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    Recursion, 2 ways of it ending?


    Hello all,

    I'm trying to remember a statement my C++ instructor told me about recursion, some 5 years ago. Something about there only being 2 ways for it to stop running.

    1. A condition is met and processing control leaves the method.
    2. System memory is reached and the whole machine crashes.

    Does this sound right or am I missing something?
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    The point is, without a terminating condition, a recursive call will just keep running.

    How the system deals with it is up to the system. It might simply say that there are only so many levels of calls it will allow, or throw up when it runs out of memory.

    Csaba
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    Also, for most operating systems the whole machine won't crash, but your process will encounter an error - most likely stack overflow. Maximum stack size is often considerably less than the system's total memory, and it's usually configurable. You can often catch the error for debugging purposes, though the mechanism depends on your platform.
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    You mean it either stops or loops endlessly (until a possible crash)? Isn't that true of any program?
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    I meant that the program cause instability on the system. Of course the way it would deal with the problem depends on platform, language, swap, etc.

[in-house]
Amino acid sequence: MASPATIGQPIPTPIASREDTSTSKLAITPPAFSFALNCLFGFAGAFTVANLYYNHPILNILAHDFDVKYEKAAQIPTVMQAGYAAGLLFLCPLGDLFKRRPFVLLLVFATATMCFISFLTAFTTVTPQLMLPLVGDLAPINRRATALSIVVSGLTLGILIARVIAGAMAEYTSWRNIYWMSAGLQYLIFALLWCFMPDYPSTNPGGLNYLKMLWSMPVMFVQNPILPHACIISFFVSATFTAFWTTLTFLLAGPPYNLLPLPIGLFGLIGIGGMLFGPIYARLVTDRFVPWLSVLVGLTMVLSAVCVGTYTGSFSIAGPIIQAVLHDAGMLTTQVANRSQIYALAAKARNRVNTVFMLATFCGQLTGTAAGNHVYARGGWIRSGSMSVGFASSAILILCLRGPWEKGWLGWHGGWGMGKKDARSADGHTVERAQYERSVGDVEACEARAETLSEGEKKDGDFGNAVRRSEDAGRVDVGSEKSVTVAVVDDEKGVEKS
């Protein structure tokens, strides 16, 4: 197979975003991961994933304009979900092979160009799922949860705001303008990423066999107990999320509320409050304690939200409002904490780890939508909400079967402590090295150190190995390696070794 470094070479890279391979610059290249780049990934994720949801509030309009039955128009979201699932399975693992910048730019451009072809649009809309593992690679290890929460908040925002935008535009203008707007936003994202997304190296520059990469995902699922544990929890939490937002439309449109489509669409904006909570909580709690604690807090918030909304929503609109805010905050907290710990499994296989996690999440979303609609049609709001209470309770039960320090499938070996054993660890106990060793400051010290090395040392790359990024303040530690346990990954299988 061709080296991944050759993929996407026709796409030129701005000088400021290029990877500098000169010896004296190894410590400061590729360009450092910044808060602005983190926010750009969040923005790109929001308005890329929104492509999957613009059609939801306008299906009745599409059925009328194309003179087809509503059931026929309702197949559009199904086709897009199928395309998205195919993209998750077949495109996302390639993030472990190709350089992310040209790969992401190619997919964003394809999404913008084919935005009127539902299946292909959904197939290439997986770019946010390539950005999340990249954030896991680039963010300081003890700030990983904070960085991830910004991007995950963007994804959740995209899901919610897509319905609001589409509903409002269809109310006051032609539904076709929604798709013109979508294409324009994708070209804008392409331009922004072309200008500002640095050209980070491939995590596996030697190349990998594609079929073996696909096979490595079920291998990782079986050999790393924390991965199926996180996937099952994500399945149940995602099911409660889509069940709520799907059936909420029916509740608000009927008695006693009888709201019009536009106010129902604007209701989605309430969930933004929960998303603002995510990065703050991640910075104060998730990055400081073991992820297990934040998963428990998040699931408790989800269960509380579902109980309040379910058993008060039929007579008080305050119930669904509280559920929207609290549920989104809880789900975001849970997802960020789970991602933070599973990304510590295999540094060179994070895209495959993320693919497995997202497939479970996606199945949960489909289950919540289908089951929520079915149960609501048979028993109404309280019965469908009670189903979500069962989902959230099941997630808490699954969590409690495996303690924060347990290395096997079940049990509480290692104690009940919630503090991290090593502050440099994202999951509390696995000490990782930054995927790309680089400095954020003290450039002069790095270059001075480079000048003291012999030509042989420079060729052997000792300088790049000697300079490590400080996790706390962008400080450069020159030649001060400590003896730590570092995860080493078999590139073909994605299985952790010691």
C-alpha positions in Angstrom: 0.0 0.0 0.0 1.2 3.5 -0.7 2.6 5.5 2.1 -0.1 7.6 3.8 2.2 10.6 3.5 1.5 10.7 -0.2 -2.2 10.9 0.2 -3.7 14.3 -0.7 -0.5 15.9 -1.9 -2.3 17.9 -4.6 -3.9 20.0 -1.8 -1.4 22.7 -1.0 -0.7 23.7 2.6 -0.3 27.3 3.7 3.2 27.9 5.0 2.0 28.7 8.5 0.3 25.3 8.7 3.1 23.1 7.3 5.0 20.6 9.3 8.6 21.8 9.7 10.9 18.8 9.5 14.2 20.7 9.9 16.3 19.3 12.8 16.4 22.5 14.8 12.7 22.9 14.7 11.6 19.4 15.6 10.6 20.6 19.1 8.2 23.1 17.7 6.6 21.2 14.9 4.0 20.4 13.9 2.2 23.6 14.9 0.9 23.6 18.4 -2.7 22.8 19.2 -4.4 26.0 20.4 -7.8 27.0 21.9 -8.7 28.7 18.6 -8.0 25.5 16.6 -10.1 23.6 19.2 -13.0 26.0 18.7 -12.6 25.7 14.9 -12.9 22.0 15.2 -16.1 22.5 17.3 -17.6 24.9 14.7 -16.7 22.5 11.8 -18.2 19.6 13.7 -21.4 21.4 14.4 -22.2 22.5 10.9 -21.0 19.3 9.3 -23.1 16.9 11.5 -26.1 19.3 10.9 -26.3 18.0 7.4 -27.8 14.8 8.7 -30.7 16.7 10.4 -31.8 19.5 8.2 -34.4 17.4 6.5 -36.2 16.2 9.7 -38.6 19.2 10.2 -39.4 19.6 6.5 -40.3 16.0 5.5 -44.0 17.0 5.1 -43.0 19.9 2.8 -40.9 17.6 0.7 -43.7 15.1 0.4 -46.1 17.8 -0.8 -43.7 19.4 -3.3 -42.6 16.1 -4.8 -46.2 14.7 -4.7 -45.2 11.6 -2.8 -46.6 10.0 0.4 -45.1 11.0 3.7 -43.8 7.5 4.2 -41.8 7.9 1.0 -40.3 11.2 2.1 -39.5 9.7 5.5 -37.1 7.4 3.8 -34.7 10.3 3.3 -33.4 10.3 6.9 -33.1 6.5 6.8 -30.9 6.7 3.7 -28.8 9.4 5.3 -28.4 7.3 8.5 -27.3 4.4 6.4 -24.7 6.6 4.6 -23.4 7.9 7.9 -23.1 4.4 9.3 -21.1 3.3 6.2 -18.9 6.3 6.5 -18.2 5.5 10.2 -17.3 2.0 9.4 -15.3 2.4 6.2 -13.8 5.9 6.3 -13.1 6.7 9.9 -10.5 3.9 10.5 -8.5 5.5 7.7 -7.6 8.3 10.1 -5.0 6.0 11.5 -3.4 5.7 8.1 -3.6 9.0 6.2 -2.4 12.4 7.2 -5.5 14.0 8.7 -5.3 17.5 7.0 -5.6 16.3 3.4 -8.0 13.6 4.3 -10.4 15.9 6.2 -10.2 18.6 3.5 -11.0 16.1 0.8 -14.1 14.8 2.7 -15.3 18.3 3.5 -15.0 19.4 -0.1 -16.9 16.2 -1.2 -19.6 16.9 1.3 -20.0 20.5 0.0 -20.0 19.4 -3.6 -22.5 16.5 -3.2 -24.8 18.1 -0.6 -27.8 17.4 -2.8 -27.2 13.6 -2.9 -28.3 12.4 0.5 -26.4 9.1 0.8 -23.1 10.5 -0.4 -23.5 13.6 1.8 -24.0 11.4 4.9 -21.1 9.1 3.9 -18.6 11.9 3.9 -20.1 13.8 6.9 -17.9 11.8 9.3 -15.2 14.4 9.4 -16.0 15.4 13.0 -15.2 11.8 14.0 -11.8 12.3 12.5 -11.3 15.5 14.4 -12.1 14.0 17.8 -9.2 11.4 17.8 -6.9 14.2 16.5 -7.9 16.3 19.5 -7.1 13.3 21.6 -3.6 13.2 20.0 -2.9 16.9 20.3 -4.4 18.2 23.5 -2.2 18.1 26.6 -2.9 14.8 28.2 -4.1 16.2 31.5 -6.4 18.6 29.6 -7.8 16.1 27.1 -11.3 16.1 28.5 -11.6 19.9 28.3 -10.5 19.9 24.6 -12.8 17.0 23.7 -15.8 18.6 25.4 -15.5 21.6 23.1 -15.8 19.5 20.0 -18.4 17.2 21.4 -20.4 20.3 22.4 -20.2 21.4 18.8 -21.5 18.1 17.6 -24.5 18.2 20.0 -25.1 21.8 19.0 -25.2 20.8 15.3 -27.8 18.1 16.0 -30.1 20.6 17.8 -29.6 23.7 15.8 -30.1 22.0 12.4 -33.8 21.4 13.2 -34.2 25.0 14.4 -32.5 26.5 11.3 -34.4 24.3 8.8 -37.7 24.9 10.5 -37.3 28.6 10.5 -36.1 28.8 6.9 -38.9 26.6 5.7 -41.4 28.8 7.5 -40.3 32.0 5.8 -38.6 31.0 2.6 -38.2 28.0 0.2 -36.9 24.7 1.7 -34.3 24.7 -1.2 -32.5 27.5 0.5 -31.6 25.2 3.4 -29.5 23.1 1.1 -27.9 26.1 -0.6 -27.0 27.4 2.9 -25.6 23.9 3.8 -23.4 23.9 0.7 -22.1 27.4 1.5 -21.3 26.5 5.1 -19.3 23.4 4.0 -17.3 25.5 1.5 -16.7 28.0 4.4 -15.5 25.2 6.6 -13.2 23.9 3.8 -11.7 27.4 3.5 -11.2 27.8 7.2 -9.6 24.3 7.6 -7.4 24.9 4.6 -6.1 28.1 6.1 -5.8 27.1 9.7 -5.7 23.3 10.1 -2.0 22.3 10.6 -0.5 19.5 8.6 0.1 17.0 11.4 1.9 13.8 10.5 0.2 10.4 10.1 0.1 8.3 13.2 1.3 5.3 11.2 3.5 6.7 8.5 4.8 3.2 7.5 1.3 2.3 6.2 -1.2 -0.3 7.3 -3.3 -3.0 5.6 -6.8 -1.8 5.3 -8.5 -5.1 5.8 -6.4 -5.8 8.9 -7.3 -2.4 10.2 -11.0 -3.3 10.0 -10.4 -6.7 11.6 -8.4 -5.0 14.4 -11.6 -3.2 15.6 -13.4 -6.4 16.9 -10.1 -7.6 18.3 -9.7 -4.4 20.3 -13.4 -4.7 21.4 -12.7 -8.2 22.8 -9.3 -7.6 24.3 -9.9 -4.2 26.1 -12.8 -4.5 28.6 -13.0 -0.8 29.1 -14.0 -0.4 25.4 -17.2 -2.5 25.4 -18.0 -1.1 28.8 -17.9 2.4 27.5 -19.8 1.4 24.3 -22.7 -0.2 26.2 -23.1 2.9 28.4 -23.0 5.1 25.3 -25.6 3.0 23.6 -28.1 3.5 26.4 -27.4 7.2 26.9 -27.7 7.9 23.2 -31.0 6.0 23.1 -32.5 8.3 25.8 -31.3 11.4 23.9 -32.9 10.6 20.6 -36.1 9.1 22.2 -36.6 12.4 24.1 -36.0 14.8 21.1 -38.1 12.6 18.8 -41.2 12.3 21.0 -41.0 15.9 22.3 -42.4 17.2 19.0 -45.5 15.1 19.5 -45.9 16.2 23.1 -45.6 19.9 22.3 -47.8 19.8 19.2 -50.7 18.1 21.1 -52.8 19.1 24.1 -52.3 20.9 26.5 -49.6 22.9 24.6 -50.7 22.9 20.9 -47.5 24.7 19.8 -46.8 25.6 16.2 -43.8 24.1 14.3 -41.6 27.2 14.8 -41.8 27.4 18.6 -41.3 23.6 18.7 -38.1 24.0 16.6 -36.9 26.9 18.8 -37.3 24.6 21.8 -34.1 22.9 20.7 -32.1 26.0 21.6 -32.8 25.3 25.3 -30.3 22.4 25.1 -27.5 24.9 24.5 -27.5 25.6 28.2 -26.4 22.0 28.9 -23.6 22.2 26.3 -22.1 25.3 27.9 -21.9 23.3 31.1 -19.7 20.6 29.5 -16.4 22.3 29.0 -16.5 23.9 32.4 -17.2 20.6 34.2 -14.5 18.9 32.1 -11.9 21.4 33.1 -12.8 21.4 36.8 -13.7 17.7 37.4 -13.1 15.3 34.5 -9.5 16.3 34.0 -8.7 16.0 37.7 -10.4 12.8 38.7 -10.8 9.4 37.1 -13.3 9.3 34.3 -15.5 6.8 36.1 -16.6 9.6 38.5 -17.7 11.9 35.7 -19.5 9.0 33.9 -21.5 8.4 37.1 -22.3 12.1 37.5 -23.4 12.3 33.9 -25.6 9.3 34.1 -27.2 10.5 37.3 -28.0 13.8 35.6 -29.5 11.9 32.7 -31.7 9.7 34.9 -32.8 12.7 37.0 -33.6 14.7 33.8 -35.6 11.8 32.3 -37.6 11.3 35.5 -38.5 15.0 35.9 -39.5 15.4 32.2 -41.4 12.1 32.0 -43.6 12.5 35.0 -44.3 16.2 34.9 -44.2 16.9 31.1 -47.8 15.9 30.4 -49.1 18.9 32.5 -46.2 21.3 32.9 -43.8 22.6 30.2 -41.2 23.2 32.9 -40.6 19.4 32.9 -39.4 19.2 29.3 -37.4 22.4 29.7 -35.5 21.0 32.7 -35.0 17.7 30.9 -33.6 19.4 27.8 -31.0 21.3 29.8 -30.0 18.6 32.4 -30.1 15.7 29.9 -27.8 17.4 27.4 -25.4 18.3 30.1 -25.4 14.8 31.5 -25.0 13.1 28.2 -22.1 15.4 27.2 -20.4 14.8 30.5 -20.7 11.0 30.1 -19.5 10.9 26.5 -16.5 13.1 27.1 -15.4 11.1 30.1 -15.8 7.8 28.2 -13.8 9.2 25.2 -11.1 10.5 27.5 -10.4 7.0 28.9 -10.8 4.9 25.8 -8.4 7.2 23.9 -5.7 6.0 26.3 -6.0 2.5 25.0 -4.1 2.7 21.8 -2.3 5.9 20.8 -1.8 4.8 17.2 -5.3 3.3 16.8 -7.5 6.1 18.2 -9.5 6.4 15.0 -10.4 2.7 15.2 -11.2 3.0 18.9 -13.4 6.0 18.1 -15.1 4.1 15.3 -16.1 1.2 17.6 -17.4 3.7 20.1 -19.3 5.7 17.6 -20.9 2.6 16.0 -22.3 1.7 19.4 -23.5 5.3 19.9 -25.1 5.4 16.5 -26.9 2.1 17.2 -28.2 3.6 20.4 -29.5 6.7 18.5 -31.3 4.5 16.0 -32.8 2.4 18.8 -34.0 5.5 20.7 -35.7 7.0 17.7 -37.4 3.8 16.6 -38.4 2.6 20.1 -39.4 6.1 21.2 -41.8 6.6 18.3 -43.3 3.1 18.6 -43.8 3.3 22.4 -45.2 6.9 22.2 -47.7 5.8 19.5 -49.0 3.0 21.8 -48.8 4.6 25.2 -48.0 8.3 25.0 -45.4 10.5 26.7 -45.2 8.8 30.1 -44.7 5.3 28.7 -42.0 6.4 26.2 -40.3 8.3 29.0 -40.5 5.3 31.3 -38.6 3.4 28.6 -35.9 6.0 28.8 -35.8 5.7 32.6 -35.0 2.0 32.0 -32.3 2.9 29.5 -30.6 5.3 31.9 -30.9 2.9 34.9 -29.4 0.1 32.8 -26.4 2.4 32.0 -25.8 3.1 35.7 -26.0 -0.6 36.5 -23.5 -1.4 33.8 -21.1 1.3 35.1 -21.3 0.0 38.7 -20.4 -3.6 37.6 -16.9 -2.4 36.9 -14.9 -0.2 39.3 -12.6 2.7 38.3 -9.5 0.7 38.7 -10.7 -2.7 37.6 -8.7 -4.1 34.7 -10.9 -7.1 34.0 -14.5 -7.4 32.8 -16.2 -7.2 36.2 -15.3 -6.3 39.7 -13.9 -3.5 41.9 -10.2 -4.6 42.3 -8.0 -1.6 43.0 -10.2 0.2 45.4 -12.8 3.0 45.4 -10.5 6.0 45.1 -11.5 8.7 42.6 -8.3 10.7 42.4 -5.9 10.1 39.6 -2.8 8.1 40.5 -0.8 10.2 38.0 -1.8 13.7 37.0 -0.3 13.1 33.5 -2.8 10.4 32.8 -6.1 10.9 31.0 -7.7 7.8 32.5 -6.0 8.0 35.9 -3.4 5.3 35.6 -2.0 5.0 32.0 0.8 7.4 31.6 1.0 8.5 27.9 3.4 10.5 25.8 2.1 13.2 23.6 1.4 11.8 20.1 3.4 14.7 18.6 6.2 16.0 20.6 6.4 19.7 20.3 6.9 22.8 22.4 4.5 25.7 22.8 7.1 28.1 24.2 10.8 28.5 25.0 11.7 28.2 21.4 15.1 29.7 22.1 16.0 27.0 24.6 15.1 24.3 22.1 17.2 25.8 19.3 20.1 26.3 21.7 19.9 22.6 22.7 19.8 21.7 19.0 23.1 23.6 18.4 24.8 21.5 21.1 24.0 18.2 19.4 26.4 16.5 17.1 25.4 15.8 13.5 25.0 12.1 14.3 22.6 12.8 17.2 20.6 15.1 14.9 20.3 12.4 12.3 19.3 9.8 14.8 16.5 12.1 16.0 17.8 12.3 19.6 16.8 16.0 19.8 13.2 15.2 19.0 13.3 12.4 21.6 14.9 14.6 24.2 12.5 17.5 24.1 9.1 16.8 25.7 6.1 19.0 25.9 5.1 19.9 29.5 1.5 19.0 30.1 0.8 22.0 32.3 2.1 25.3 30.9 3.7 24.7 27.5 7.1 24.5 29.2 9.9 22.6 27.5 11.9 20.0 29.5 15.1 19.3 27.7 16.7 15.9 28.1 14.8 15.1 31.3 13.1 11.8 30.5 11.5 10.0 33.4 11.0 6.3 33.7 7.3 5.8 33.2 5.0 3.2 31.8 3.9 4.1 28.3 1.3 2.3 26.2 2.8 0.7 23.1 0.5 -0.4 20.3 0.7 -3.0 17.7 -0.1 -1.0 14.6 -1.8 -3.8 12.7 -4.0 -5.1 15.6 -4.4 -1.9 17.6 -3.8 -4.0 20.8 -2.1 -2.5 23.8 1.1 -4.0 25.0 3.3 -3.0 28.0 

By having the associated overhead for calling a function continue to be allocated for each call in the thread stack, it acts as a memory leak and eventually will use up all of the memory on the machine.

    Nevermind, I just remembered the 3rd reason recursion would stop.

    1. A condition is met and processing control leaves the method.
    2. System memory is reached and the operating environment becomes unstable (possible process crash).
    3. Process terminated by user.
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    Wouldn't #3 be a condition for #1?
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    Not really, I was thinking kill -9 instead of System.exit();
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    basically, unless you are using 'tail end recursion' with a recognising compiler (you probably arent), each time you call a function (even from itself), you add a new stack frame. eventually you run out of room on the stack.

    then you will get a stack error.

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